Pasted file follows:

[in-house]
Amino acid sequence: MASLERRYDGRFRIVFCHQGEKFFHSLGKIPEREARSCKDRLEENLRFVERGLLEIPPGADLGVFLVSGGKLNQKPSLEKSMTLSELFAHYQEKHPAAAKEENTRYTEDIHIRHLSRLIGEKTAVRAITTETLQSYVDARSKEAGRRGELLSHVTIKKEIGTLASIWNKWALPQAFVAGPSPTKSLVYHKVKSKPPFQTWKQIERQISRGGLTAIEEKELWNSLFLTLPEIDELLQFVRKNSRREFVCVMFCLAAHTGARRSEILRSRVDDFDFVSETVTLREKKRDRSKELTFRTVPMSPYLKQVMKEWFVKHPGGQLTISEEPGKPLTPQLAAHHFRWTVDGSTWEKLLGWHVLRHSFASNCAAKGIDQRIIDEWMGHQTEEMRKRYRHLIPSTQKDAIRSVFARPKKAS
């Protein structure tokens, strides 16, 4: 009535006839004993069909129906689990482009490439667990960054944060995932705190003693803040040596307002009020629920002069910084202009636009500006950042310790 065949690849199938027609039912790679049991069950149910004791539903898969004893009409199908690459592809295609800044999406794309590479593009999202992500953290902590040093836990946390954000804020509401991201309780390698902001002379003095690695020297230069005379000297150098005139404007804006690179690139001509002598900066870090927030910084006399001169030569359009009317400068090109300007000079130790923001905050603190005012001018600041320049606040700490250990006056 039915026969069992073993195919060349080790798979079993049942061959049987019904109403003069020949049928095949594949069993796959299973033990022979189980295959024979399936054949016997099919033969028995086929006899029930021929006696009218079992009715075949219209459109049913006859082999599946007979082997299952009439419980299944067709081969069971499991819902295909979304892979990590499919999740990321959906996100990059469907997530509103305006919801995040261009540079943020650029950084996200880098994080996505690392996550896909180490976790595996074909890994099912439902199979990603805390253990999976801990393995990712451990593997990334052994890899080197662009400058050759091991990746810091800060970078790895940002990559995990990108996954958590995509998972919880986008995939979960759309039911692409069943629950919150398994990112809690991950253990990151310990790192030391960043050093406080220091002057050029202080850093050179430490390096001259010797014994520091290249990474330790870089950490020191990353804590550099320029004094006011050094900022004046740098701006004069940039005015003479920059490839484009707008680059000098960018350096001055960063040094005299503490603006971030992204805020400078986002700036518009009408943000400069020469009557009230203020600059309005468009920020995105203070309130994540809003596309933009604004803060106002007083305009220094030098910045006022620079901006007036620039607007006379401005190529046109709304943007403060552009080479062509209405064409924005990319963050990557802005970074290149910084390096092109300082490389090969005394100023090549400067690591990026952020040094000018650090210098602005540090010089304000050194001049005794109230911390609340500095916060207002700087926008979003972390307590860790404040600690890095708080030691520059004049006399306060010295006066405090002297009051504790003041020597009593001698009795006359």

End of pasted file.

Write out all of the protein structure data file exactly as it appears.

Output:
[in-house]
Amino acid sequence: MASLERRYDGRFRIVFCHQGEKFFHSLGKIPEREARSCKDRLEENLRFVERGLLEIPPGADLGVFLVSGGKLNQKPSLEKSMTLSELFAHYQEKHPAAAKEENTRYTEDIHIRHLSRLIGEKTAVRAITTETLQSYVDARSKEAGRRGELLSHVTIKKEIGTLASIWNKWALPQAFVAGPSPTKSLVYHKVKSKPPFQTWKQIERQISRGGLTAIEEKELWNSLFLTLPEIDELLQFVRKNSRREFVCVMFCLAAHTGARRSEILRSRVDDFDFVSETVTLREKKRDRSKELTFRTVPMSPYLKQVMKEWFVKHPGGQLTISEEPGKPLTPQLAAHHFRWTVDGSTWEKLLGWHVLRHSFASNCAAKGIDQRIIDEWMGHQTEEMRKRYRHLIPSTQKDAIRSVFARPKKAS
């Protein structure tokens, strides 16, 4: 009535006839004993069909129906689990482009490439667990960054944060995932705190003693803040040596307002009020629920002069910084202009636009500006950042310790 065949690849199938027609039912790679049991069950149910004791539903898969004893009409199908690459592809295609800044999406794309590479593009999202992500953290902590040093836990946390954000804020509401991201309780390698902001002379003095690695020297230069005379000297150098005139404007804006690179690139001509002598900066870090927030910084006399001169030569359009009317400068090109300007000079130790923001905050603190005012001018600041320049606040700490250990006056 039915026969069992073993195919060349080790798979079993049942061959049987019904109403003069020949049928095949594949069993796959299973033990022979189980295959024979399936054949016997099919033969028995086929006899029930021929006696009218079992009715075949219209459109049913006859082999599946007979082997299952009439419980299944067709081969069971499991819902295909979304892979990590499919999740990321959906996100990059469907997530509103305006919801995040261009540079943020650029950084996200880098994080996505690392996550896909180490976790595996074909890994099912439902199979990603805390253990999976801990393995990712451990593997990334052994890899080197662009400058050759091991990746810091800060970078790895940002990559995990990108996954958590995509998972919880986008995939979960759309039911692409069943629950919150398994990112809690991950253990990151310990790192030391960043050093406080220091002057050029202080850093050179430490390096001259010797014994520091290249990474330790870089950490020191990353804590550099320029004094006011050094900022004046740098701006004069940039005015003479920059490839484009707008680059000098960018350096001055960063040094005299503490603006971030992204805020400078986002700036518009009408943000400069020469009557009230203020600059309005468009920020995105203070309130994540809003596309933009604004803060106002007083305009220094030098910045006022620079901006007036620039607007006379401005190529046109709304943007403060552009080479062509209405064409924005990319963050990557802005970074290149910084390096092109300082490389090969005394100023090549400067690591990026952020040094000018650090210098602005540090010089304000050194001049005794109230911390609340500095916060207002700087926008979003972390307590860790404040600690890095708080030691520059004049006399306060010295006066405090002297009051504790003041020597009593001698009795006359």